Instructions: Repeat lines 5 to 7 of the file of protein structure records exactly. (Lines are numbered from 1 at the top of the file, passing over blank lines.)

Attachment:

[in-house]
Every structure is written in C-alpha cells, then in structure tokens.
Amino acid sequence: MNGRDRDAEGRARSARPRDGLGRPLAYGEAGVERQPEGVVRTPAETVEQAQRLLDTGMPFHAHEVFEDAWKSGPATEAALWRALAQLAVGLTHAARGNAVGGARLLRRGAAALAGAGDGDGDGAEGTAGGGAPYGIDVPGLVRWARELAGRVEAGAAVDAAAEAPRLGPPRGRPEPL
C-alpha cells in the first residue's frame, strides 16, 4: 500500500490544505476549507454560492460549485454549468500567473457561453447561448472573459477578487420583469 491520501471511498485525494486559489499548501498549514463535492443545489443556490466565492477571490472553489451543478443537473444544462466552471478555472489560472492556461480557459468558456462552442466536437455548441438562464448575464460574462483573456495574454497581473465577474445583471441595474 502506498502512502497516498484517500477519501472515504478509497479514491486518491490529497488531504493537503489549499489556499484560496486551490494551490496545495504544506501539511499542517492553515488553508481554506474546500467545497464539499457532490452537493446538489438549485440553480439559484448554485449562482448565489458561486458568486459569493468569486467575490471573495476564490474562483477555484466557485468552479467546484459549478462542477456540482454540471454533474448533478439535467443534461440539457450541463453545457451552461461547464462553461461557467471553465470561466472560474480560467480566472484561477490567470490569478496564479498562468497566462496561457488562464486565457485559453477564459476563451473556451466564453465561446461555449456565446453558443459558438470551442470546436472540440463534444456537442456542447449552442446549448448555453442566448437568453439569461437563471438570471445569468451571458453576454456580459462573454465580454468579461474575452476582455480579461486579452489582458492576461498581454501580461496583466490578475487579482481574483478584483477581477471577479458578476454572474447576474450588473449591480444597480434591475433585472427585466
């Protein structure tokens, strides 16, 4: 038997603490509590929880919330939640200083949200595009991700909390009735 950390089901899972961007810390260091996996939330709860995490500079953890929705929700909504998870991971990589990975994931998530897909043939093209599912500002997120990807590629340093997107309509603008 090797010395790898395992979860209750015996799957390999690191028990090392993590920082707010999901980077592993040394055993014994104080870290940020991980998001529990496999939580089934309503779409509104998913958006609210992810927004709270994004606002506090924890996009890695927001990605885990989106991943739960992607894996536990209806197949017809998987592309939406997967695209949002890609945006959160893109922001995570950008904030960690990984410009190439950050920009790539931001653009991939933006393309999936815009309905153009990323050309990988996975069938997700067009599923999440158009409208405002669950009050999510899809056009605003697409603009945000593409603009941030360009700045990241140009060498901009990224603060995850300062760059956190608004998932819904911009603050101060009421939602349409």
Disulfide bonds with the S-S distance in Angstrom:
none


């Protein structure tokens, strides 16, 4: 038997603490509590929880919330939640200083949200595009991700909390009735 950390089901899972961007810390260091996996939330709860995490500079953890929705929700909504998870991971990589990975994931998530897909043939093209599912500002997120990807590629340093997107309509603008 090797010395790898395992979860209750015996799957390999690191028990090392993590920082707010999901980077592993040394055993014994104080870290940020991980998001529990496999939580089934309503779409509104998913958006609210992810927004709270994004606002506090924890996009890695927001990605885990989106991943739960992607894996536990209806197949017809998987592309939406997967695209949002890609945006959160893109922001995570950008904030960690990984410009190439950050920009790539931001653009991939933006393309999936815009309905153009990323050309990988996975069938997700067009599923999440158009409208405002669950009050999510899809056009605003697409603009945000593409603009941030360009700045990241140009060498901009990224603060995850300062760059956190608004998932819904911009603050101060009421939602349409």
Disulfide bonds with the S-S distance in Angstrom:
none